The powers of darkness were laboring to subvert and destroy; they vainly thought to defeat the purposes of grace; but were made instrumental in their accomplishment. "The wise were taken in their own craftiness; the purposes of the froward carried headlong; but the divine purposes stood, and God performed all his pleasure! Oh, the depths of the riches, both of the wisdom and knowledge of God! How unsearchable are his judgments, and his ways past finding out!"
II. Another thing which our subject suggests to our consideration, is the way of God with man. God hath provided a savior, and offered salvation -- he hath pointed out the way of duty, and commanded us to walk in it -- allured us thereto by promises, and barred up the way to destruction by threatenings. Those who enjoy the gospel, have life and death set before them. But no constraint is laid upon them -- they choose for themselves, and the consequences follow.
Though the best services of fallen man are imperfect, and mercy offered in Christ his only hope, he hath reason to expect saving mercy while seeking it in the way of duty, and only while thus seeking. When we "keep consciences void of offence, toward God and men, then are we satisfied from ourselves," and expect the approbation of our judge. When we act differently, we are condemned of ourselves, and tremble to approach the enlightened tribunal.
These views are natural -- they are written on the heart or conscience, by the creator's hand, and indicate what we may reasonably expect from him who knows our hearts -- from him who is moral governor of all worlds.
As we know ourselves to be free agents, and as we possess only delegated powers, we are certainly accountable for the use which we make of those powers. The duties which rise out of such a situation, and the consequences which will follow, according to the manner in which we act our parts, need not to be pointed out -- they lie open to every eye.
III. When we consider the struggle in Pilate's breast, between sense of duty, and a desire to please the world, and how it terminated, we see the danger of wanting fixed principles of rectitude -- of not being determined, at all events, to do right, whatever may be the consequences.
Pilate's duty was plain. He knew his duty -- felt his obligation to do it, and wished to do it, that he might feel easy, and not be concerned for consequences. But he had formerly sacrificed conscience to appetite, passion, or selfishness, and it was known. This exposed him to temptation again to do wrong. He who had violated conscience to gain worldly ends, might do it again. Pilate had exposed himself by past conduct -- could not justify his past administration -- his enemies might report him to Caesar -- he could not answer for himself before Caesar; but if he would again violate conscience, oblige the Jews, in a matter they had much at heart, he hoped their friendship -- that they would spread a veil over his past conduct, and report in his favor at Rome.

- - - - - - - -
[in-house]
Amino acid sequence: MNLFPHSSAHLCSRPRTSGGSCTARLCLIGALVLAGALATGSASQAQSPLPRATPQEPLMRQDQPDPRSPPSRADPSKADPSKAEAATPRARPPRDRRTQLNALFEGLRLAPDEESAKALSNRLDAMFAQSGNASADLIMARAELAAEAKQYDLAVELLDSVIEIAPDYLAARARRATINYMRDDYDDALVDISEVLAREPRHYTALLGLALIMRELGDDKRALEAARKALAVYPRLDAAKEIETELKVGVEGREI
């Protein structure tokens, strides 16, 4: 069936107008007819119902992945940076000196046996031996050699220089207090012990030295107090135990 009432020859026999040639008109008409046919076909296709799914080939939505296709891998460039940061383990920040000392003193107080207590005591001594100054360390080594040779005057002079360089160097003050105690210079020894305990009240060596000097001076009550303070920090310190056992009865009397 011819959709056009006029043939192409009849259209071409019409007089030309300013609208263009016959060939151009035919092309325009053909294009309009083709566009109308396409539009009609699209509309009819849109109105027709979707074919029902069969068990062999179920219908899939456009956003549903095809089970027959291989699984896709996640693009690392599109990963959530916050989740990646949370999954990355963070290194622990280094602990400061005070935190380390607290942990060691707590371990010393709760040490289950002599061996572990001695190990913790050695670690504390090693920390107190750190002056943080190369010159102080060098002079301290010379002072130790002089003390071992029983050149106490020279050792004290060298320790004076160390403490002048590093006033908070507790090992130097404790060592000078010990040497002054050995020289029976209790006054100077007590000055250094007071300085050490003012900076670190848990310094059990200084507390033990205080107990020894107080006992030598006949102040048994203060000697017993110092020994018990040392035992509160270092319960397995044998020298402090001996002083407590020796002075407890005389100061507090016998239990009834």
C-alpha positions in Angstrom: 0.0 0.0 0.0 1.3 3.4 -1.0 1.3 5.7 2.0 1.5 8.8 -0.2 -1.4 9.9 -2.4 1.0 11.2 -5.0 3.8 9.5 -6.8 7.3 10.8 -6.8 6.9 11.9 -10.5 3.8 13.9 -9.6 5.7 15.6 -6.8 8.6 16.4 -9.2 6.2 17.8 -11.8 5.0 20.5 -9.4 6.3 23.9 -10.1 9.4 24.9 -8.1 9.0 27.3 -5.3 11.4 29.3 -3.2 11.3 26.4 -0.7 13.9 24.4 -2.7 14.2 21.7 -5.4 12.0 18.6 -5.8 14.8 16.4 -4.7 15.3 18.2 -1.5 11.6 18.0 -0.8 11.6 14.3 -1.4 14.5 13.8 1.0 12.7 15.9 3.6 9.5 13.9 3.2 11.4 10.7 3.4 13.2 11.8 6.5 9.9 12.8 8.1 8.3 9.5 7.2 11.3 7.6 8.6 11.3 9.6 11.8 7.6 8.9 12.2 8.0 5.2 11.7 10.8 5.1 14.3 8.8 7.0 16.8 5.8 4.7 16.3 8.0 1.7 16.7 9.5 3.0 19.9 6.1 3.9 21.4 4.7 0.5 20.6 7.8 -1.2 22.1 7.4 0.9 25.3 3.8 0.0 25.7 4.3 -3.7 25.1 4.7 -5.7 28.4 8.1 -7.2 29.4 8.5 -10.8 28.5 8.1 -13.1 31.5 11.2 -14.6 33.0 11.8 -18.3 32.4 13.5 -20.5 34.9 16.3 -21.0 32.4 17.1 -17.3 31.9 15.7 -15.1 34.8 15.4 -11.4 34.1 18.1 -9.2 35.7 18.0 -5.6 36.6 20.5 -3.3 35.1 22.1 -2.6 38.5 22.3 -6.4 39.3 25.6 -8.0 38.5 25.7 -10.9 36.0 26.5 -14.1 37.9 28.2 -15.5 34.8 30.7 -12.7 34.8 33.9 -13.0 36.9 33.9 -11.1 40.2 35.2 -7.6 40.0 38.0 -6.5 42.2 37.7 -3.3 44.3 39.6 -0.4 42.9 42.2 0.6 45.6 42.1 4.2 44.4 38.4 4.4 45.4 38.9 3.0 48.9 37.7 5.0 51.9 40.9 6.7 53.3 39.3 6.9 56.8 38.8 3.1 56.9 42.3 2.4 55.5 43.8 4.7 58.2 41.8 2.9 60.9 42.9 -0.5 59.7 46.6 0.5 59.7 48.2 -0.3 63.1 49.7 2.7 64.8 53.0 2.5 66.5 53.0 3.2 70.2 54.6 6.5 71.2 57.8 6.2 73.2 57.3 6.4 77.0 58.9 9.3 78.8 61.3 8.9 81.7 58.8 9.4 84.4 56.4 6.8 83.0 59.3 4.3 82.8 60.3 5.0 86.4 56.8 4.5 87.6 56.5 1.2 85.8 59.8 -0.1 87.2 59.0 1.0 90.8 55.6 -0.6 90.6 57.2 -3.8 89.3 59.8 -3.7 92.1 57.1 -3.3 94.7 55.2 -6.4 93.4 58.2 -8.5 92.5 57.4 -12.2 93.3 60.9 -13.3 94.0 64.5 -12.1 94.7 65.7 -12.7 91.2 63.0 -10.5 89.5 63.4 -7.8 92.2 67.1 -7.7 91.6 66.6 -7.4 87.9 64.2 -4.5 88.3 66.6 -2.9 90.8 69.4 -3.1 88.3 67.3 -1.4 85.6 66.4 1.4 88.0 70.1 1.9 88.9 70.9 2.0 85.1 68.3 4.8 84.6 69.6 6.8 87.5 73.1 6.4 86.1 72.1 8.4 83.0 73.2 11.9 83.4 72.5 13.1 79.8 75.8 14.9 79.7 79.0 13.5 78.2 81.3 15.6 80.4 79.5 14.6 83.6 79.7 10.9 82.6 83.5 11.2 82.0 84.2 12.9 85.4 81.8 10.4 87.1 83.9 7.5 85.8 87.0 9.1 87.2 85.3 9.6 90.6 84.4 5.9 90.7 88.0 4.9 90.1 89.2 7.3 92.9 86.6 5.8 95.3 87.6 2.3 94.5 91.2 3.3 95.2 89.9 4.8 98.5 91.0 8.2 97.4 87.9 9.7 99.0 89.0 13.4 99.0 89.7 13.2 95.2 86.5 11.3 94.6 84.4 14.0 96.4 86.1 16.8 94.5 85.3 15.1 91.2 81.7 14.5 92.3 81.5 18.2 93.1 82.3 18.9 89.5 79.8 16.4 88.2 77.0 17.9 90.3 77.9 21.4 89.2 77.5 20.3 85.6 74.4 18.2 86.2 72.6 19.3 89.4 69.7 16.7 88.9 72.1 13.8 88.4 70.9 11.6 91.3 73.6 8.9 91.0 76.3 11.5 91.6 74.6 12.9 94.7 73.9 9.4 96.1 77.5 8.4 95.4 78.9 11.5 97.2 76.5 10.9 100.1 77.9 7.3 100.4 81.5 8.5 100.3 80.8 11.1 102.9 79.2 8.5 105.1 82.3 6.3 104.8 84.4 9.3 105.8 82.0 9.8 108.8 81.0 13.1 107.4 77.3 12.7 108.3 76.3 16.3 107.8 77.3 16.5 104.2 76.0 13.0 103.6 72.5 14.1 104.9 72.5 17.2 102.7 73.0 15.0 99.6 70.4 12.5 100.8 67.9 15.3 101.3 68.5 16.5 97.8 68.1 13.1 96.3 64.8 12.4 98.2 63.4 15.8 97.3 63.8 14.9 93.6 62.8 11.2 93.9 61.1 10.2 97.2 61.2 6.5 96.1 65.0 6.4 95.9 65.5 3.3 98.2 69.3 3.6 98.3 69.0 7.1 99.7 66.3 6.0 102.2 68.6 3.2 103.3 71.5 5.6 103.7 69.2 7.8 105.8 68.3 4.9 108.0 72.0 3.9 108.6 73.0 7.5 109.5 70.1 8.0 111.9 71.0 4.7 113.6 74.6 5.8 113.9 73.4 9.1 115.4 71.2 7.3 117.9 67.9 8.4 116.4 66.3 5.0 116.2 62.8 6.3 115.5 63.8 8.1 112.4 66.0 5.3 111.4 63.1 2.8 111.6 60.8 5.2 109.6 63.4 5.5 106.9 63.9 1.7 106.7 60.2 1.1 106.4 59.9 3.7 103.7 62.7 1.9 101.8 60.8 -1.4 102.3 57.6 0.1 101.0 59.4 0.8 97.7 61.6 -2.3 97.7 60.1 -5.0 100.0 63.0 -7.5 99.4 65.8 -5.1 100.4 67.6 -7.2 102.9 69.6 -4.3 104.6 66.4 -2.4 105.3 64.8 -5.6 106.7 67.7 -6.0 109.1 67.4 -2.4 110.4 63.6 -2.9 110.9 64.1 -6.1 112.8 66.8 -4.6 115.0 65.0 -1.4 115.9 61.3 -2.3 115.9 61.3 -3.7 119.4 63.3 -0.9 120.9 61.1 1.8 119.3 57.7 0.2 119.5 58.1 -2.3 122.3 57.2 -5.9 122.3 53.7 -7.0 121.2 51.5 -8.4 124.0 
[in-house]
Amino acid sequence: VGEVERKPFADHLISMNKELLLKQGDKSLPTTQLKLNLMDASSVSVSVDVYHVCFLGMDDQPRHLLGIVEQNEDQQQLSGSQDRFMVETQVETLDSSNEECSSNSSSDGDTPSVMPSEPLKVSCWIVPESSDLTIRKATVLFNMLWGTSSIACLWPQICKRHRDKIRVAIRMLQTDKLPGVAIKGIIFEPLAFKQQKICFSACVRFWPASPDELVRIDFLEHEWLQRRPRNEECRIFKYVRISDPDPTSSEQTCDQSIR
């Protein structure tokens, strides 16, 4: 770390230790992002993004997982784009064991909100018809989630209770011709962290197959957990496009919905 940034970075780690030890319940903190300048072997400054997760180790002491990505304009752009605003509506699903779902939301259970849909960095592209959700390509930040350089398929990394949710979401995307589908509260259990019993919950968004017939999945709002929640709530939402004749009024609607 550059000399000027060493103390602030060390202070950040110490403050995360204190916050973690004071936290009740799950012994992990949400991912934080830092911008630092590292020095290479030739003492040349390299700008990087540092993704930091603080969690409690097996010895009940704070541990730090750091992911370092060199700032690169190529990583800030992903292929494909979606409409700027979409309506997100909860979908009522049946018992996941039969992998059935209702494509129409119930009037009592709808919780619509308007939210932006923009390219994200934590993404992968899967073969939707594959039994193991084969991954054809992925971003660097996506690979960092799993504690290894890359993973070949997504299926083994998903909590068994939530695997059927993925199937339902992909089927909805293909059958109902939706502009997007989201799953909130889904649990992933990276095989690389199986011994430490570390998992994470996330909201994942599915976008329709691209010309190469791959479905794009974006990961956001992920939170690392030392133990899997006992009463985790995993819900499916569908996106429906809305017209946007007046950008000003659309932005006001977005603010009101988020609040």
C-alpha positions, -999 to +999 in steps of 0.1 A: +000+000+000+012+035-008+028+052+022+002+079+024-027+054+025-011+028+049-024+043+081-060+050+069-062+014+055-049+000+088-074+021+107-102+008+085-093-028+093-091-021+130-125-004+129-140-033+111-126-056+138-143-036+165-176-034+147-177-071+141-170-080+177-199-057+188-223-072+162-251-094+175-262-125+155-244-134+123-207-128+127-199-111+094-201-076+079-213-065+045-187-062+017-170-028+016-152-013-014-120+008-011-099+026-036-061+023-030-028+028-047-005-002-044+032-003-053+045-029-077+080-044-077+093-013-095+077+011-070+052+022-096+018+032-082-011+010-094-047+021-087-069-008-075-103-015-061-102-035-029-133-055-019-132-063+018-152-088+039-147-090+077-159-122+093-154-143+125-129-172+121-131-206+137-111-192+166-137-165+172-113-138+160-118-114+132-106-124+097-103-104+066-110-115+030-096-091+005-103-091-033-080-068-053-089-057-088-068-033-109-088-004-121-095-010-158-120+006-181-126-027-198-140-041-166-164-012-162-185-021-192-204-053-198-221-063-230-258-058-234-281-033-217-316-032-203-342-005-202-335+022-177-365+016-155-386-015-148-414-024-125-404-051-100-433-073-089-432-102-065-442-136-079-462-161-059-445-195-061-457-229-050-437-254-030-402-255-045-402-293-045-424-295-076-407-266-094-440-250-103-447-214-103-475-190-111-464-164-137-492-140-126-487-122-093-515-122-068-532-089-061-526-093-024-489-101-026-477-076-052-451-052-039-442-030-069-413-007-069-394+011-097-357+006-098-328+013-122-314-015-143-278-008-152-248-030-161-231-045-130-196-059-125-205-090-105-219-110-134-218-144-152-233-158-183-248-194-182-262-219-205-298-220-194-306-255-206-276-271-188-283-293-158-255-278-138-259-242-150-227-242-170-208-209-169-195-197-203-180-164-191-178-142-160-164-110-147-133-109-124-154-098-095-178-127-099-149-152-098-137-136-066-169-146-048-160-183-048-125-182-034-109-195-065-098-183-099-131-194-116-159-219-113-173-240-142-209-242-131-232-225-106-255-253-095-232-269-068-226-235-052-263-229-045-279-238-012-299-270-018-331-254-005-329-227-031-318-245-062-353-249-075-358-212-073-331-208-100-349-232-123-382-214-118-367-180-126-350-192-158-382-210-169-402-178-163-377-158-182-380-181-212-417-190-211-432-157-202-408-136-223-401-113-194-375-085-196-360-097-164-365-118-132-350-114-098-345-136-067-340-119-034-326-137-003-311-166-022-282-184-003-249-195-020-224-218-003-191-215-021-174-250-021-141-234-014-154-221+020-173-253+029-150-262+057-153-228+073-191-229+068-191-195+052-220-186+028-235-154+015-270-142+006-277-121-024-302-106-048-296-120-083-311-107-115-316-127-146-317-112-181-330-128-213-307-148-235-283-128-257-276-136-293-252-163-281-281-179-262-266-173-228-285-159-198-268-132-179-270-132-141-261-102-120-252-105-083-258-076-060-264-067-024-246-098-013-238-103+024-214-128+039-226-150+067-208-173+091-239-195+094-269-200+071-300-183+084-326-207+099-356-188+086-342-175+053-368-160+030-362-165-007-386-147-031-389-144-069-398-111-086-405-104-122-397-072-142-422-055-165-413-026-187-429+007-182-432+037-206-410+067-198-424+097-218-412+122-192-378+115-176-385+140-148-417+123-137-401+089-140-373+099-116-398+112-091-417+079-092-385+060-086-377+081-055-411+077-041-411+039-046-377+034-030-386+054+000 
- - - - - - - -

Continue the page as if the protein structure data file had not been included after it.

Such was the situation into which he had brought himself by willful deviations from duty -- thence temptations to farther and greater deviations -- temptations not easily overcome -- temptations by which he was overcome, and seduced to the most horrid wickedness -- crucifying the Lord of glory!
Those who would maintain their integrity, and stand in the evil day, must resolve to do right; to obey the dictates of conscience; they must beware the beginnings of sin; hold no parley with the enemy; never hesitate, whether it is not best, in any case to yield to temptation; nor make attempts to please those who wish them, and dare to importune them to counteract the light of their own minds -- "trimming their way to seek love."
To enter on such a course, is to go on forbidden ground. It is to pass the bounds, and go into the way of seduction. "Enter not into the path of the wicked, and go not into the way of evil men. Avoid it, pass not by it, turn from it, and pass away." *
* Proverbs iv.14.
What the poet observes, respecting one species of temptation, holds, in degree, of every other.
"In spite of all the virtue we can boast, The person who deliberates in lost." -- Young.